When British underwater-photographer Zena Holloway came across the tangled roots of a willow tree in a local river a few years back, a fashionable idea took hold. What if she could grow roots into organic, compostable clothing?
Fast-forward to the 2022 London Design Festival, where Holloway displayed her intricately sculpted garments made from grass roots grown to look like lacy textiles. The garments have a distinctly high-fashion, futuristic feel that would have put them right at home alongside Bella Hadid’s innovative spray-on dress from Paris Fashion Week.
Holloway configures grass roots into desired shapes using molds carefully carved from beeswax. It takes the shoots about 12 days to grow to 8 inches (roughly 20 centimeters) tall, with the roots below forming a naturally woven structure that can remain their original hue or be dyed for textile sculptures that resemble vivid chunks of coral.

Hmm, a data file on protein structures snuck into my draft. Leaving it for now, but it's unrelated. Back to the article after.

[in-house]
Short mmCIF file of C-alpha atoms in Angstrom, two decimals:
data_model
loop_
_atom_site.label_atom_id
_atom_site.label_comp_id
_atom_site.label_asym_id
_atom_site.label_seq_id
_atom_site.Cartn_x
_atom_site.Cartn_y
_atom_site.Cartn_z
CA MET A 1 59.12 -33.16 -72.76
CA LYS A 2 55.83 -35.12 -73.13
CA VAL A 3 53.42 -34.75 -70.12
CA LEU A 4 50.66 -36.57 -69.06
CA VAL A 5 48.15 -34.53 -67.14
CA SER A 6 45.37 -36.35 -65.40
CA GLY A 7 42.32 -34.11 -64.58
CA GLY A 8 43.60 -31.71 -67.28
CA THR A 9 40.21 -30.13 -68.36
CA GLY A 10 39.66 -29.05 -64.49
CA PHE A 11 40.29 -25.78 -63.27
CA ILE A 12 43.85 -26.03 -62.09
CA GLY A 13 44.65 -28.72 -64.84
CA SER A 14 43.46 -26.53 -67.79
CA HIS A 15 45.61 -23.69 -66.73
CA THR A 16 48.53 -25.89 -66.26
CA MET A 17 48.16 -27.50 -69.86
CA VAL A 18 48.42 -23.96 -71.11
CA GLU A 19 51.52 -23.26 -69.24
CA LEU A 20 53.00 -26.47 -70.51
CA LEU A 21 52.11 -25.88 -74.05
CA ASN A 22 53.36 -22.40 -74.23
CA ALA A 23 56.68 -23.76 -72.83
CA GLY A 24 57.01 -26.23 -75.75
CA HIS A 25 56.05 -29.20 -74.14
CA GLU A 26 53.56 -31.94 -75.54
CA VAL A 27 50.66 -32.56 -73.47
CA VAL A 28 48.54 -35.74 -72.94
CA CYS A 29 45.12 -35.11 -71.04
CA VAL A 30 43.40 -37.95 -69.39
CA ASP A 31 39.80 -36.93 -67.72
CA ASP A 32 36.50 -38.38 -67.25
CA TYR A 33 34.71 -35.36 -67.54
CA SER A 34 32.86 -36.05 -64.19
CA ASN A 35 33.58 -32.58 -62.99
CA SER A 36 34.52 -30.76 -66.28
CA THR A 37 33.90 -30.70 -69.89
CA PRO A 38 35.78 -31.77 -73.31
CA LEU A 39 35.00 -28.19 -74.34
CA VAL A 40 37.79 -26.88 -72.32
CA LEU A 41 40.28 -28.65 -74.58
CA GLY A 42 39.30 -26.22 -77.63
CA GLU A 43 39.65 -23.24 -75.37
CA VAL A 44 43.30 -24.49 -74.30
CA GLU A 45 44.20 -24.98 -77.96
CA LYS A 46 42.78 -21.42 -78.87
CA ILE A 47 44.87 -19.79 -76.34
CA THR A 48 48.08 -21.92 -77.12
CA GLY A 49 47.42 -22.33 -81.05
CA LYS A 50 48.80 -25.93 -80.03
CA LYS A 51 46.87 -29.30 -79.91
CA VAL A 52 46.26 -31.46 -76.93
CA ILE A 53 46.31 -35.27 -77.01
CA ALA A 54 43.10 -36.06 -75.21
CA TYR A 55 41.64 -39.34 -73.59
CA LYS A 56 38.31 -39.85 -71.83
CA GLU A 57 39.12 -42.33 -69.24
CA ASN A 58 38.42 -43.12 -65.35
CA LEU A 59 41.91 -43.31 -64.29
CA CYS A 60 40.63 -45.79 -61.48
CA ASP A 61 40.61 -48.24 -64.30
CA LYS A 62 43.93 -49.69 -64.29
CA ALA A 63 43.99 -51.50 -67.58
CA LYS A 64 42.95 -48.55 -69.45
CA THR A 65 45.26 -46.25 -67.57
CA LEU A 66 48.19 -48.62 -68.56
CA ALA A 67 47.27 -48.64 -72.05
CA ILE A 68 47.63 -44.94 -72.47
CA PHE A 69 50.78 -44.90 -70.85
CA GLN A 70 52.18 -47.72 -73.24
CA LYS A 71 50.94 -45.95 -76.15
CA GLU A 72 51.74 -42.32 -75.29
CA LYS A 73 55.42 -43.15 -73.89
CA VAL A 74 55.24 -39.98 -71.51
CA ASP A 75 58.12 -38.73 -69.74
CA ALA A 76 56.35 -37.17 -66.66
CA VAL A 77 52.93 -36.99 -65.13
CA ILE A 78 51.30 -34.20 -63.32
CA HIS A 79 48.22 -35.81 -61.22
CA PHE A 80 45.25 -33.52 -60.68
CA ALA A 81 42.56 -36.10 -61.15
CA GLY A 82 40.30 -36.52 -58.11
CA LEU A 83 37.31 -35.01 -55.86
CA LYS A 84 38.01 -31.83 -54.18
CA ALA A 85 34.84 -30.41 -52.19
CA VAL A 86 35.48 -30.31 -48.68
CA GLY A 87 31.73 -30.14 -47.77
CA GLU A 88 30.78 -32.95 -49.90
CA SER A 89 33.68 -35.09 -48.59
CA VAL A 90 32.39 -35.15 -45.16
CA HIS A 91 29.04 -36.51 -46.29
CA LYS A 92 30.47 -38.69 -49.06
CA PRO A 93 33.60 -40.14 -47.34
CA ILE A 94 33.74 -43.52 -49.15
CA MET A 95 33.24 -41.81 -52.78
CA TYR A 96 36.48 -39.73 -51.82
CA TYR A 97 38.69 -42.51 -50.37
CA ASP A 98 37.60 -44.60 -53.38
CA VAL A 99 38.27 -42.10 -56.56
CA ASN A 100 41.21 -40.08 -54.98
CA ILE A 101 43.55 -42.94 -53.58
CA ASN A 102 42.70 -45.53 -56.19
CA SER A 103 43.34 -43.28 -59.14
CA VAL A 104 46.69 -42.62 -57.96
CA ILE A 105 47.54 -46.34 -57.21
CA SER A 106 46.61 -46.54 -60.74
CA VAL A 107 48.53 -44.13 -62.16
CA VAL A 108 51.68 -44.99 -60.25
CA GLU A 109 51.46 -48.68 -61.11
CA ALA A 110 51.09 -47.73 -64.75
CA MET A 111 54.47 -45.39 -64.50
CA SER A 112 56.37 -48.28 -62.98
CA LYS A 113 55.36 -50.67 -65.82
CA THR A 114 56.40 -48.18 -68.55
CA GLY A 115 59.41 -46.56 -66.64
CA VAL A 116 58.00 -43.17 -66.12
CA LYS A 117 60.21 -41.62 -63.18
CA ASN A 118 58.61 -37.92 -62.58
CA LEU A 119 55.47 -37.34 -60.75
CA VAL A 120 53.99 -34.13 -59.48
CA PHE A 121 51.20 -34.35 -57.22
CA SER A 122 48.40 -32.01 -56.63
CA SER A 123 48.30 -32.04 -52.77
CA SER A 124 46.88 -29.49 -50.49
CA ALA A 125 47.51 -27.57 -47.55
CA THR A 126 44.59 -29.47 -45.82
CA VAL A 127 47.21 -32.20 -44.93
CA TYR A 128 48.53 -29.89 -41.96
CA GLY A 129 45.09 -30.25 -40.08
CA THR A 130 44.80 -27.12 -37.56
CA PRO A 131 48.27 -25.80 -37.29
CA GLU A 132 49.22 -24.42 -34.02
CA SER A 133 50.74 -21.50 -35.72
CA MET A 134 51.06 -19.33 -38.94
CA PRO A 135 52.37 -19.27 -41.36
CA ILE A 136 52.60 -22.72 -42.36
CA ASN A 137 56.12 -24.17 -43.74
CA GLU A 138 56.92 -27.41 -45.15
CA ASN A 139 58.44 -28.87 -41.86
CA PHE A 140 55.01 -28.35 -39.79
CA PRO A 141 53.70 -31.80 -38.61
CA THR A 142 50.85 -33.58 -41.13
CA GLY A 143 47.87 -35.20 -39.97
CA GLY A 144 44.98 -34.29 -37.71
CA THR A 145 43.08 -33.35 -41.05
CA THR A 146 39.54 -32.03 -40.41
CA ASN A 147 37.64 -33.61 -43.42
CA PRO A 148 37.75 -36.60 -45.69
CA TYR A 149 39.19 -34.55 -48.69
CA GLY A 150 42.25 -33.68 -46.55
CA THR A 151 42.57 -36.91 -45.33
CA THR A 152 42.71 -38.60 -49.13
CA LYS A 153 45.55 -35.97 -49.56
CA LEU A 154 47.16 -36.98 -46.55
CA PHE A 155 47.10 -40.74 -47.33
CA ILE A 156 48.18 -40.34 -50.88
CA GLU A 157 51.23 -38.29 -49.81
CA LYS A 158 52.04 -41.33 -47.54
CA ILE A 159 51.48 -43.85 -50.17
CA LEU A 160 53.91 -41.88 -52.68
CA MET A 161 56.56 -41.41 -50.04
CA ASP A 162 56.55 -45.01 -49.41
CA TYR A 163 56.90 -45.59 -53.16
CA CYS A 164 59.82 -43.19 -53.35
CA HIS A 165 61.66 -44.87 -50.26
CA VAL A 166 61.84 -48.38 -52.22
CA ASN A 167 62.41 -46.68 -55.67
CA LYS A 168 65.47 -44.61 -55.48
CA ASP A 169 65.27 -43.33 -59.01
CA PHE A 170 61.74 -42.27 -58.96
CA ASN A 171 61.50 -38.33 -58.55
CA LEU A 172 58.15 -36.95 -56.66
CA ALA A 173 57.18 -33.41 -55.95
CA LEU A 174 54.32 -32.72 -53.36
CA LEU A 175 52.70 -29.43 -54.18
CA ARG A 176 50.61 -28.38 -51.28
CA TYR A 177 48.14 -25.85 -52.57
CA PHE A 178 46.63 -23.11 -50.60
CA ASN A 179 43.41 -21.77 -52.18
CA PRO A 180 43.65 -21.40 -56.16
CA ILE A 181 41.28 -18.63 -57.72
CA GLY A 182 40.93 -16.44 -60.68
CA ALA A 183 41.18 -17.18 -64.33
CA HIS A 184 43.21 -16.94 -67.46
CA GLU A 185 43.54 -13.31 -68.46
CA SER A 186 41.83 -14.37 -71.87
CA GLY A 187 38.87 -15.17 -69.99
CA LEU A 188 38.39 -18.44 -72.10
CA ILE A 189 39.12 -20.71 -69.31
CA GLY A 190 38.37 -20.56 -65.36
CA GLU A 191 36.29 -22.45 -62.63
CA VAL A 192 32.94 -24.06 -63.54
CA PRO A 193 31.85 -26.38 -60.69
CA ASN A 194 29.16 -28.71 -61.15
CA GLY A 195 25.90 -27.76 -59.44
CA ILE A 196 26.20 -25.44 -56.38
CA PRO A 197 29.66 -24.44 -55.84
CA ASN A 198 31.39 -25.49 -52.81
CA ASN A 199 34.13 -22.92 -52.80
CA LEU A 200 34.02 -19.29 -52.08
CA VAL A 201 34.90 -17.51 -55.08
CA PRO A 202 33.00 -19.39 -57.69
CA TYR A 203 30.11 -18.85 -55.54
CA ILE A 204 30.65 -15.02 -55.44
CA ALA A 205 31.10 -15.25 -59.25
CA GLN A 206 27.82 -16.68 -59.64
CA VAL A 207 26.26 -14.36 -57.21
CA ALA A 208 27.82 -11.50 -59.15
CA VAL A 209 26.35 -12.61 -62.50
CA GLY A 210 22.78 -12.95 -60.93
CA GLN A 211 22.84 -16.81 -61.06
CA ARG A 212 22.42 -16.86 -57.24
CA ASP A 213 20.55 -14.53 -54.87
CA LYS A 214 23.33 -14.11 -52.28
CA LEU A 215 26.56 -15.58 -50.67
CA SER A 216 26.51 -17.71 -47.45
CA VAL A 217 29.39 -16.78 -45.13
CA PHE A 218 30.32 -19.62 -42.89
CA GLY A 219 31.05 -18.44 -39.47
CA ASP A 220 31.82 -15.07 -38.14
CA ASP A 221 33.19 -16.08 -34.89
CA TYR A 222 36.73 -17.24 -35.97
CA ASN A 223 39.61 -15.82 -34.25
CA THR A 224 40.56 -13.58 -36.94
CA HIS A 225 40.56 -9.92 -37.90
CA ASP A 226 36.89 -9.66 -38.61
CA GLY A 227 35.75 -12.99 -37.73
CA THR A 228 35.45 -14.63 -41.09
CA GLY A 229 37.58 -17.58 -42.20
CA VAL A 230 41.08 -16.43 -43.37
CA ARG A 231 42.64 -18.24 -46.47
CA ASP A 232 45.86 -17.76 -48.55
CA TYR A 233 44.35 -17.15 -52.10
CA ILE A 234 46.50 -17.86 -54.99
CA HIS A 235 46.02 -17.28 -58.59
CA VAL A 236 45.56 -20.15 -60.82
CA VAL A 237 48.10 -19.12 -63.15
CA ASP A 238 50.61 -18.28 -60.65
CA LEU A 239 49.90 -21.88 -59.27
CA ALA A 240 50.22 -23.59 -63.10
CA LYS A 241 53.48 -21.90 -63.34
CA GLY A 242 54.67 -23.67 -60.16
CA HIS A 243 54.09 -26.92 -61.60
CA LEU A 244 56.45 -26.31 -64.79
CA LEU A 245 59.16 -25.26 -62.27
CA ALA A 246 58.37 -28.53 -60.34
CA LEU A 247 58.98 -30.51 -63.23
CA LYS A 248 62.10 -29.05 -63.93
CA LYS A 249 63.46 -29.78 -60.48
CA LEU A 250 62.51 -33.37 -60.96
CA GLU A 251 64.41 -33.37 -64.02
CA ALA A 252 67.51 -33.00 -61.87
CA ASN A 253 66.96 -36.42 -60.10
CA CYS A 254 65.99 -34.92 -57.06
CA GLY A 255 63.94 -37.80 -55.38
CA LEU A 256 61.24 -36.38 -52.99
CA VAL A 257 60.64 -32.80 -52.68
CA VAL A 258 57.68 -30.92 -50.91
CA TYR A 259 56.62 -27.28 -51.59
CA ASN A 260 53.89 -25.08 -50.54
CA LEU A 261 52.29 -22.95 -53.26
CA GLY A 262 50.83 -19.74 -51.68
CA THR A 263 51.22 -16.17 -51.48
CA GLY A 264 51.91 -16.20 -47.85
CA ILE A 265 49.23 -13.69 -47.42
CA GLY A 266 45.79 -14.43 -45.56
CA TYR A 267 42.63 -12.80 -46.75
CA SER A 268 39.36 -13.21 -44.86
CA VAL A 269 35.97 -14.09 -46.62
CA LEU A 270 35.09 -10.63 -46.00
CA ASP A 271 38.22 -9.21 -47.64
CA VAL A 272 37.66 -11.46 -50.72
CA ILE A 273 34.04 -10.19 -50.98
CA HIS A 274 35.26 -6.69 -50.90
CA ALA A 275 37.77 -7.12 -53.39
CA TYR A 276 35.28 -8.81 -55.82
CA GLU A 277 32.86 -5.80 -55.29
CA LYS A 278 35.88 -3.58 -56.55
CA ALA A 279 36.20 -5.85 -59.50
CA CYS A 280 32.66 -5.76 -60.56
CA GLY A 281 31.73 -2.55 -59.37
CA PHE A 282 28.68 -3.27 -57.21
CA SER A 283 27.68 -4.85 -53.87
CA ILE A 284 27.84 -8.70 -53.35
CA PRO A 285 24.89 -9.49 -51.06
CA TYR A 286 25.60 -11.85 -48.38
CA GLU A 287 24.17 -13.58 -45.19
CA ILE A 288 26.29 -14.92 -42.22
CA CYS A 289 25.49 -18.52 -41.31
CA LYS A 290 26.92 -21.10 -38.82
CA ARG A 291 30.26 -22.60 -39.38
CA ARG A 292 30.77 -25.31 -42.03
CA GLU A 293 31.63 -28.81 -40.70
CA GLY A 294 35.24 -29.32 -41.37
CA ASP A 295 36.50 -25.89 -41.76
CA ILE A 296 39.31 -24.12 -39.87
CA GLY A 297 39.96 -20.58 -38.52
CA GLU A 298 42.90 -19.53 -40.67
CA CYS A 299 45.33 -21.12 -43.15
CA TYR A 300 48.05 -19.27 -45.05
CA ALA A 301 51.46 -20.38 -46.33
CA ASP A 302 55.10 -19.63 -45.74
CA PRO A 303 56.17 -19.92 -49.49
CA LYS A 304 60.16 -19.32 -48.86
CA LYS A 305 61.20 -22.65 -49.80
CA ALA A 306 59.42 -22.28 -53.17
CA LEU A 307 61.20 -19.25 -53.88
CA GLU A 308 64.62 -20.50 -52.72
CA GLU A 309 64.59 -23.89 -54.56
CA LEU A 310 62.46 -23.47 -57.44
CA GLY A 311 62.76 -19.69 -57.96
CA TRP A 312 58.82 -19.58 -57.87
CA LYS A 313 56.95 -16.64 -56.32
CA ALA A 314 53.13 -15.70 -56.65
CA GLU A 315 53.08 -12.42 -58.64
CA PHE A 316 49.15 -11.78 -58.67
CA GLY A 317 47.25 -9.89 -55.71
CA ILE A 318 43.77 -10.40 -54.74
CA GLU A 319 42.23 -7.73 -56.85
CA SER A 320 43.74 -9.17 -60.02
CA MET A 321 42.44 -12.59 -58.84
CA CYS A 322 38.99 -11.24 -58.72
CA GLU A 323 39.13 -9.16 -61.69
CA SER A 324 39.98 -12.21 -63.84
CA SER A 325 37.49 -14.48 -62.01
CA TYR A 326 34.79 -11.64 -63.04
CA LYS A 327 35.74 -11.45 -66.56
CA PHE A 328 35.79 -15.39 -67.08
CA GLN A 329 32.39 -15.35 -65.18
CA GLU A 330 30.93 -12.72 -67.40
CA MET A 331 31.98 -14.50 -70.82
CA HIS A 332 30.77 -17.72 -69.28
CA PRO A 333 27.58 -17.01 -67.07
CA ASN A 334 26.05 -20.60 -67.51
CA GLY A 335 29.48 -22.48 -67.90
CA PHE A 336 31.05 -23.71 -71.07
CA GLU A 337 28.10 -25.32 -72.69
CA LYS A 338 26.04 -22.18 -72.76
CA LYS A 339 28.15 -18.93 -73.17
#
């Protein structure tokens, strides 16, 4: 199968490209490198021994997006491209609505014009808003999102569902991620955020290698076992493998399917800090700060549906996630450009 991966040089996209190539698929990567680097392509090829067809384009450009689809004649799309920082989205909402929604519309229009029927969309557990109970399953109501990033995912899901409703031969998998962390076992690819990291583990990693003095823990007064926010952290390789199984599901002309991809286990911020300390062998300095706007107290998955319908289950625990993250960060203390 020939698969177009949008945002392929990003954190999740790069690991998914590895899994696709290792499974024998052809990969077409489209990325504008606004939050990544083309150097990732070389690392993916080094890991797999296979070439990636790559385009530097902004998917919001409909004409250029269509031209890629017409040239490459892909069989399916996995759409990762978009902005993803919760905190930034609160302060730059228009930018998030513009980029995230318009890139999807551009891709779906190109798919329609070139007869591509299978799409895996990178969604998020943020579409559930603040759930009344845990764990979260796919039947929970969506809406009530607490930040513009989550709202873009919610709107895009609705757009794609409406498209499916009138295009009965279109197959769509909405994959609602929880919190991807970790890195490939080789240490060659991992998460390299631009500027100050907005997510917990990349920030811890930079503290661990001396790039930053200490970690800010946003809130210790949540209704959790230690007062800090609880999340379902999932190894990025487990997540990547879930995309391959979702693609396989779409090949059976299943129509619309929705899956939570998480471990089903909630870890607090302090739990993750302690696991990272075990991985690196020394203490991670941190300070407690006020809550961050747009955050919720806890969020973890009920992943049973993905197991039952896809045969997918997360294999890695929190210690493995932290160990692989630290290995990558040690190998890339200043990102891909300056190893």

“I want to imagine a future that still has coral reefs,” says the designer, referring to the disappearance of the natural structures due to natural disasters, overfishing and climate change.
Holloway considers herself part of the biodesign movement that explores the intersection of design and nature in an attempt to find new biologically inspired goods.
“The pieces strive to embody the dream of organic design, to increase awareness of materials and to inspire a more thoughtfully crafted, sustainable world,” the designer says.
With sustainability at the heart of Holloway’s “Rootfull” initiative, water from runoff gets reused and animals get to enjoy the leftover, locally sourced grass shoots.
But while plenty of eco-friendly brands sell sustainable clothing, Holloway’s grassy garments aren’t ready for humans consumers quite yet.
“It needs a little more R and D to make the dresses totally wearable, but I’m getting there,” Holloway tells me, adding that several brides-to-be have inquired about haute couture wedding gowns made from the natural material.
Alongside Holloway, international designers showing at the London Design Festival’s Material Matters fair last month touted creations including a furniture collection made from recycled newspaper pulp; lighting pieces made from carefully sewn orange peel; and sandals made from plant-based matter including agricultural waste.